## Nick Benton: Simple Relational Correctness Proofs for Static Analyses and Program TransformationsWe show how some classical static analyses for imperative programs, and the optimizing transformations which they enable, may be expressed and proved correct using elementary logical and denotational techniques. The key ingredients are an interpretation of program properties as relations, rather than predicates, and a realization that although many program analyses are traditionally formulated in very intensional terms, the associated transformations are actually enabled by more liberal extensional properties. We illustrate our approach with formal systems for analysing and transforming while-programs. The first is a simple type system which tracks constancy and dependency information and can be used to perform dead-code elimination, constant propagation and program slicing as well as capturing a form of secure information flow. The second is a relational version of Hoare logic, which significantly generalizes our first type system and can also justify optimizations including hoisting loop invariants. Finally we show how a simple available expression analysis and redundancy elimination transformation may be justified by translation into relational Hoare logic. Not really exciting as such, but this technical report version of the POPL 2004 paper includes most of the proofs, which some might find helpful. By Ehud Lamm at 2005-02-24 13:55 | Implementation | Semantics | 2 comments | other blogs | 4867 reads
## Barbara Partee: Reflections of a Formal Semanticist as of Feb 2005What follows will be a very subjective and personal view, as much my own history and development in the field and how things looked through my eyes as about the development of the field itself. This essay is about natural language semantics, but you'll find old friends here: lambdas, bindings, types, quantifiers etc. If you are lazy, go directly to footnote 25... No surprise, really, if you follow the links we give here from time to time about TLGs and such. By Ehud Lamm at 2005-02-15 10:37 | History | Lambda Calculus | Semantics | Type Theory | 5 comments | other blogs | 9698 reads
## Normal-order direct-style beta-evaluator with syntax-rules, and the repeated applications of call/cc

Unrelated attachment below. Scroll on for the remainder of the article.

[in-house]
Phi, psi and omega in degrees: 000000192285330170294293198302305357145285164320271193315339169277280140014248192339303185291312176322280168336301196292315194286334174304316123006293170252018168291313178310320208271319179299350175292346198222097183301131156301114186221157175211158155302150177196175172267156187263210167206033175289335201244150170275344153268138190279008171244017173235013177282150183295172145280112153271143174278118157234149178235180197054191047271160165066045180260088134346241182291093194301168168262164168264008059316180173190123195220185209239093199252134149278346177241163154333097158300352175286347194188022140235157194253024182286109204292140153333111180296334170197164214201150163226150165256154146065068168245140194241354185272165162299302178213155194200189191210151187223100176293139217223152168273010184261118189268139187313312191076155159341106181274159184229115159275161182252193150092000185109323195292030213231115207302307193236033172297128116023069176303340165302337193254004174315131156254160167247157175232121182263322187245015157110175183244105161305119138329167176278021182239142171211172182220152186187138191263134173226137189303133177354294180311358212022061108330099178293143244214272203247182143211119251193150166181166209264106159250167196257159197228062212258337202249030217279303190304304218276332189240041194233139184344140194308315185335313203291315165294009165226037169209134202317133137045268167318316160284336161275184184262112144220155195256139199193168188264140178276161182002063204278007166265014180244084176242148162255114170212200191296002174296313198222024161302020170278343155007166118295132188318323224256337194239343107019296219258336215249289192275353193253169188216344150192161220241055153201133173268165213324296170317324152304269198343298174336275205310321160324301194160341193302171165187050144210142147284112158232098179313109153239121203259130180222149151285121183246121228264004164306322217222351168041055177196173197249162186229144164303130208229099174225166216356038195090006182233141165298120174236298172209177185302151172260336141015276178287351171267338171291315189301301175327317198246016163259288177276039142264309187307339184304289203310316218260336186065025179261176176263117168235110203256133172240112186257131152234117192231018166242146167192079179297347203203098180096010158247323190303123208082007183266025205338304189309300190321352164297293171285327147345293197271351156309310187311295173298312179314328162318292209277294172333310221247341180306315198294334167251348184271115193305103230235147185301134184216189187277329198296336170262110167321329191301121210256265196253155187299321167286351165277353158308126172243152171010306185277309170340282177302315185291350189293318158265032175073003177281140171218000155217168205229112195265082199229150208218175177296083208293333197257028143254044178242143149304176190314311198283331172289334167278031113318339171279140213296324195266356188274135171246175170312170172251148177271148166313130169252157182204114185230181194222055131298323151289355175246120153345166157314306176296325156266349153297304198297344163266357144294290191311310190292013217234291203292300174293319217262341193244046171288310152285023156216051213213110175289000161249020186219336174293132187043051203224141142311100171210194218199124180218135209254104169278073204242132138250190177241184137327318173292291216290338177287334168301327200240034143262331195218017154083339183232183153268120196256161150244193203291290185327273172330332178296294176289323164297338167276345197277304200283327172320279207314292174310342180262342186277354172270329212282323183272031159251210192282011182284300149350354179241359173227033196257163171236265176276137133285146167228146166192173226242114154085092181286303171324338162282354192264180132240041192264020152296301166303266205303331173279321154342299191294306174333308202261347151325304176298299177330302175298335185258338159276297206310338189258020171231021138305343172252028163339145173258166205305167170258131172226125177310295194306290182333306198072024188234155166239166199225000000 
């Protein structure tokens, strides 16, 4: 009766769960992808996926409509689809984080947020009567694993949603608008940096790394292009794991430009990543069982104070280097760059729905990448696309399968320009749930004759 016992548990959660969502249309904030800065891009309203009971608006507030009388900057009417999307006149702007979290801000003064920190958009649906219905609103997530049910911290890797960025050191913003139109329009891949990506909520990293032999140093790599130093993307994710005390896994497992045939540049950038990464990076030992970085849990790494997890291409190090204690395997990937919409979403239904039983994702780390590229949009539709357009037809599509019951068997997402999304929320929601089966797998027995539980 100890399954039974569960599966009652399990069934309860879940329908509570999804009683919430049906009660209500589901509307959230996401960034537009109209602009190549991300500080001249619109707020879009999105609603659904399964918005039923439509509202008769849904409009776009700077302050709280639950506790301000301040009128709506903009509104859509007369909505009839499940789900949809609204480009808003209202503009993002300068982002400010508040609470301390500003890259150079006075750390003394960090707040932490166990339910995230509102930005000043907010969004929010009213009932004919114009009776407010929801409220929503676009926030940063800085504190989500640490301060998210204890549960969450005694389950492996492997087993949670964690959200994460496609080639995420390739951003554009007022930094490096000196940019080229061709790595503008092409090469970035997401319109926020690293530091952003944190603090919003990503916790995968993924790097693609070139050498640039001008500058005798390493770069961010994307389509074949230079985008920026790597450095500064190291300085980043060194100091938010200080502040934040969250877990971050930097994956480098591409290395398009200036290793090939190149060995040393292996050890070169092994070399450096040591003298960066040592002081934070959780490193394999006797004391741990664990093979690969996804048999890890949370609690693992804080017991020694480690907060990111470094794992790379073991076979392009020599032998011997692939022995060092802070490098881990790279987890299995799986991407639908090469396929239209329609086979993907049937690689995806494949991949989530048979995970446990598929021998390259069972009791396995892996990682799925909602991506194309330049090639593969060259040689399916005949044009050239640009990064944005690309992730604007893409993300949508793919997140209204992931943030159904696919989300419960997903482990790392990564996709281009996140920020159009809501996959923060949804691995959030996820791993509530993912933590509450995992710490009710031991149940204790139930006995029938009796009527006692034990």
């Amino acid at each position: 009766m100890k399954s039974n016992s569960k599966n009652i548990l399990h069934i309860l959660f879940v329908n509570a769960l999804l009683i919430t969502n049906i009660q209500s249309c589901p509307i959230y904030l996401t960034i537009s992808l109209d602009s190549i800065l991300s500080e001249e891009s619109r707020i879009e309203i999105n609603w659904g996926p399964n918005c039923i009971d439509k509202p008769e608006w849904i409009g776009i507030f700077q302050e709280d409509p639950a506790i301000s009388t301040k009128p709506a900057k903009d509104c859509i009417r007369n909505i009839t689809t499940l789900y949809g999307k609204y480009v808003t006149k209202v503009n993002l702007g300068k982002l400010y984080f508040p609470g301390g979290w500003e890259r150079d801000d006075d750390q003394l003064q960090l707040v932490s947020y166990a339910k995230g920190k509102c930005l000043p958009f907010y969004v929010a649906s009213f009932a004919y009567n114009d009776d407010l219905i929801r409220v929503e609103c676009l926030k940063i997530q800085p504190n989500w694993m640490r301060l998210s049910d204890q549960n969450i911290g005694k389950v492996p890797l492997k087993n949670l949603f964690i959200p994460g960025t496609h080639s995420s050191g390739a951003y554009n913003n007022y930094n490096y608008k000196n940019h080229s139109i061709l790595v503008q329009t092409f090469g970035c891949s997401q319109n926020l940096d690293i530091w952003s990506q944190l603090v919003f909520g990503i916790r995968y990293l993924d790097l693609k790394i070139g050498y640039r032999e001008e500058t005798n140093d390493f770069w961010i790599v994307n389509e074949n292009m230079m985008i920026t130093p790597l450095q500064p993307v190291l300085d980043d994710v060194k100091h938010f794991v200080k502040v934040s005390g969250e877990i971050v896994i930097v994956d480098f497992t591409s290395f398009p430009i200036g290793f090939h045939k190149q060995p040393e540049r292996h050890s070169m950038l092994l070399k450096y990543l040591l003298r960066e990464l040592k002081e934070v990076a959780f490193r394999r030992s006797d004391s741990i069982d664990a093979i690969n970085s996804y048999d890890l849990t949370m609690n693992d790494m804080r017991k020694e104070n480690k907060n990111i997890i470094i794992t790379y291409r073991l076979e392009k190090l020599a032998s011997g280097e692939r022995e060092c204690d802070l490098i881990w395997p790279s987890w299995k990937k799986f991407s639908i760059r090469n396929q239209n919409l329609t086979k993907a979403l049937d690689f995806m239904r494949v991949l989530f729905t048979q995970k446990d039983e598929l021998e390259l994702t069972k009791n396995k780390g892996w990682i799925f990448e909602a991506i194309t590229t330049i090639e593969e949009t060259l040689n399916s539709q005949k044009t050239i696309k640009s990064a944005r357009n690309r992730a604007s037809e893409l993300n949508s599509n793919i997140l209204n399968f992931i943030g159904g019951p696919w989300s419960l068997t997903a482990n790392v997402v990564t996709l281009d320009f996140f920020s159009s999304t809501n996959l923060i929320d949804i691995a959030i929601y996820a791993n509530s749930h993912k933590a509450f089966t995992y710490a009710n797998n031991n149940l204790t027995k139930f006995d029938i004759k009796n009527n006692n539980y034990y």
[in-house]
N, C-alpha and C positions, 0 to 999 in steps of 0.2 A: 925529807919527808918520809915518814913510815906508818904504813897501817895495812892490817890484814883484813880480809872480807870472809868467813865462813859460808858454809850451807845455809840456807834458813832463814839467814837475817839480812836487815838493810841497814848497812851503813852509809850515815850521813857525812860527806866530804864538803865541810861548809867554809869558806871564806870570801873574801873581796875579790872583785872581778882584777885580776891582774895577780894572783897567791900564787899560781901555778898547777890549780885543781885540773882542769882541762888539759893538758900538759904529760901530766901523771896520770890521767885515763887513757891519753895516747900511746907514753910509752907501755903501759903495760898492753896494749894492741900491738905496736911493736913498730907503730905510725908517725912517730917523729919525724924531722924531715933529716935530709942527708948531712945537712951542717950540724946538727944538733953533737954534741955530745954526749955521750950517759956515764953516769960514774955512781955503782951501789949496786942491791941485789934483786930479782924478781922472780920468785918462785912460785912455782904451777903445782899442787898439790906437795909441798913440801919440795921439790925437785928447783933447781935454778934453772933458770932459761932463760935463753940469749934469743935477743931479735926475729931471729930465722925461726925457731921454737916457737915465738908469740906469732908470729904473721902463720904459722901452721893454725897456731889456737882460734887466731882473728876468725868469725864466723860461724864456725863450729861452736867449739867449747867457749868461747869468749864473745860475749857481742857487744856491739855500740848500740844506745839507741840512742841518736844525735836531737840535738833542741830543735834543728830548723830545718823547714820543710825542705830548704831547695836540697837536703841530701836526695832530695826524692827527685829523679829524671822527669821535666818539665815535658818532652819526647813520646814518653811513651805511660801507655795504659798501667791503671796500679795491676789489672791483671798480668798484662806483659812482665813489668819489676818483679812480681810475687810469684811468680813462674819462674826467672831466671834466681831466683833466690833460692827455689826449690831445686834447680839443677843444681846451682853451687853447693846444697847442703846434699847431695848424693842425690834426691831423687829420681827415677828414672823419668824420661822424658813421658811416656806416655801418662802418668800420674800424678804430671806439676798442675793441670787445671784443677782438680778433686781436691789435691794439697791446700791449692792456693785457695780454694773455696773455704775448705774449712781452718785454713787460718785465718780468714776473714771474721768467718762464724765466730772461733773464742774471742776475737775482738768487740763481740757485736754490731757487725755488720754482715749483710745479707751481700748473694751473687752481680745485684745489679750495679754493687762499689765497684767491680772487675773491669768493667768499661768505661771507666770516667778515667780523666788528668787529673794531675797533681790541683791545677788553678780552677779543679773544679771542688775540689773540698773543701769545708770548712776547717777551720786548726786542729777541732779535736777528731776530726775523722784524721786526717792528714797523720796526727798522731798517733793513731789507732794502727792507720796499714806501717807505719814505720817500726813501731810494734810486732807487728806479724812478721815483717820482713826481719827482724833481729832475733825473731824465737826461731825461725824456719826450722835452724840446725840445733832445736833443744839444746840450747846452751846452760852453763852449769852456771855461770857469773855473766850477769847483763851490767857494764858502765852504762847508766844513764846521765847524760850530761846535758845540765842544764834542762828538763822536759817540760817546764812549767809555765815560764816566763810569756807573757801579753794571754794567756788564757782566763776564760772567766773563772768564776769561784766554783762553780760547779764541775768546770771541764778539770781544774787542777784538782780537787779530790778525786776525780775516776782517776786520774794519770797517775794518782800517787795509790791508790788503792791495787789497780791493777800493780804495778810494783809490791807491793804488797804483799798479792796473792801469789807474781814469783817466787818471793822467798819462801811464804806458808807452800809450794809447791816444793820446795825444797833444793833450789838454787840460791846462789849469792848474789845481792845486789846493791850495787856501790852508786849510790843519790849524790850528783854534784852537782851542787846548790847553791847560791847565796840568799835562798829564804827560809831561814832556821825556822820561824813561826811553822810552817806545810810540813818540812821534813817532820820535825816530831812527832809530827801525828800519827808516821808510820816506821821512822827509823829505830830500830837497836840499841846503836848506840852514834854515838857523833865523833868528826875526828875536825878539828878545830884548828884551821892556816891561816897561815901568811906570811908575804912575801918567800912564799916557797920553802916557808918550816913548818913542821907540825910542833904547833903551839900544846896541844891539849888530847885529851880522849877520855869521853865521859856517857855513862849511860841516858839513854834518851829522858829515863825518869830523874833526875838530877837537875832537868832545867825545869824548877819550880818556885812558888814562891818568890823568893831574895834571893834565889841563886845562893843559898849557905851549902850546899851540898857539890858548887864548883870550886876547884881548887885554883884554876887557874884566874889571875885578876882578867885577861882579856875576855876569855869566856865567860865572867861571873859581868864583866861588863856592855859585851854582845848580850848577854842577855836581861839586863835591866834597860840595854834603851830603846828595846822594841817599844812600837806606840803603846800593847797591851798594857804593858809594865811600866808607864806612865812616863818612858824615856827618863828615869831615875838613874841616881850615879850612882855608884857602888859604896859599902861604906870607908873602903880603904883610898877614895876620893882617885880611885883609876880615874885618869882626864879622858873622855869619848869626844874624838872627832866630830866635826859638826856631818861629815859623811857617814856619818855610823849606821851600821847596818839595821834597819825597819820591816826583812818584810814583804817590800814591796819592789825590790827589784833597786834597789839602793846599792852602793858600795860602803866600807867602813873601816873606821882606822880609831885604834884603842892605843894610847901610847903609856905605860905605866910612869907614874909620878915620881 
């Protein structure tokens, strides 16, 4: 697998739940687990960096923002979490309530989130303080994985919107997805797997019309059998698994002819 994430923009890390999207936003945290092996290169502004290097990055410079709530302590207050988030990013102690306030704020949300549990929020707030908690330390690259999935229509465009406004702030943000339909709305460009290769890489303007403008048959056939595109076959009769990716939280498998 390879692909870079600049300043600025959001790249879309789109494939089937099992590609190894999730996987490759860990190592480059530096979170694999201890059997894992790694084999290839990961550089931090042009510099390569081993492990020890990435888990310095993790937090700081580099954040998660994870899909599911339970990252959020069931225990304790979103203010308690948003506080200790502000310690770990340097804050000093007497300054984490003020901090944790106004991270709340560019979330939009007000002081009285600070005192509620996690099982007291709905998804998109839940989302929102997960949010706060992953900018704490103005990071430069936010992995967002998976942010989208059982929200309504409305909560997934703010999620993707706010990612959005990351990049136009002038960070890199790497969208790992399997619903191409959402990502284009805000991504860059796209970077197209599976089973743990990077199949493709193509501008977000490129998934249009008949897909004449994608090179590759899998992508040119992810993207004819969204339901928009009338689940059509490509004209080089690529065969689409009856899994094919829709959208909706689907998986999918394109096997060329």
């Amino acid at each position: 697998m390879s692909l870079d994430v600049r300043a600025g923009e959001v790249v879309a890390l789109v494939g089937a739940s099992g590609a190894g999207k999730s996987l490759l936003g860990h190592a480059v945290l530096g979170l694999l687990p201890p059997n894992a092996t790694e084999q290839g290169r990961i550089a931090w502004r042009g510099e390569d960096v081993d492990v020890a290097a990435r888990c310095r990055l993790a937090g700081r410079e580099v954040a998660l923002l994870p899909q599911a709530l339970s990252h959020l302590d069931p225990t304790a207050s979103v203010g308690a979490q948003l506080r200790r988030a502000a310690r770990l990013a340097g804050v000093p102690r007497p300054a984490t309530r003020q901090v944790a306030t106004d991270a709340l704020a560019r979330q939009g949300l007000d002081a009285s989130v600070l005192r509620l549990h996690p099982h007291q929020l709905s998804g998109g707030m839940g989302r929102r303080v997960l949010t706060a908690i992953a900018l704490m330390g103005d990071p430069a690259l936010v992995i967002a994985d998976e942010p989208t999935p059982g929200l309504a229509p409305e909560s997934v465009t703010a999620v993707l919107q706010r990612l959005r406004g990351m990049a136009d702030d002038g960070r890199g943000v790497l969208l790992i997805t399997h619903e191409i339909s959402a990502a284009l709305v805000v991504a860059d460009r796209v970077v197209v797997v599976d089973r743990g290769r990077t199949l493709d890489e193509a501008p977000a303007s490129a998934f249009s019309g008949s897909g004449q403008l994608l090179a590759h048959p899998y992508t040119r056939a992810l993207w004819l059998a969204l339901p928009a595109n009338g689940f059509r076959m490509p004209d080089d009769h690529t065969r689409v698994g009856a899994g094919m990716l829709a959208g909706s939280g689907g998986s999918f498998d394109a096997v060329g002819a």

Oleg's presentation at the workshop in honor of Daniel Friedman is great fun as usual.
The topic of repeated applications of call/cc has been mentioned on LtU previously, a few years
ago. New this time: the full and correct beta-normalizer written as a
direct-style syntax-rule. The normalizer implements calculus of
explicit substitutions. The talk presents probably the shortest (and
the fastest) normal-order beta-normalizer as a (stand-alone) Scheme
macro. Another new feature is the discussion of self-applications of
delimited continuation operators. The talk mentions incidentally that
shift, control, shift0 and other, less-delimited control operators are the members of the same family: gshift/greset.
Hot stuff. By Ehud Lamm at 2005-01-19 13:07 | Lambda Calculus | Meta-Programming | Semantics | 1 comment | other blogs | 7167 reads
## The Four QuestionsPage 4 of the lecture notes from Mitch Wand's first Principles of Programming Languages lecture:
What do you consider the fundamental properties of a programming language? By Dave Herman at 2005-01-09 00:13 | Semantics | Teaching & Learning | 23 comments | other blogs | 10212 reads
## Denotational Semantics: A Methodology for Language Development
Denotational Semantics: A Methodology for Language Development. David Schmidt, Kansas State University.
I don't recall seeing this book mentioned on LtU before. The entire book is online and seems quite detailed and understandable. Each chapter ends with exercises for the reader and suggested readings. Thanks, Henry! |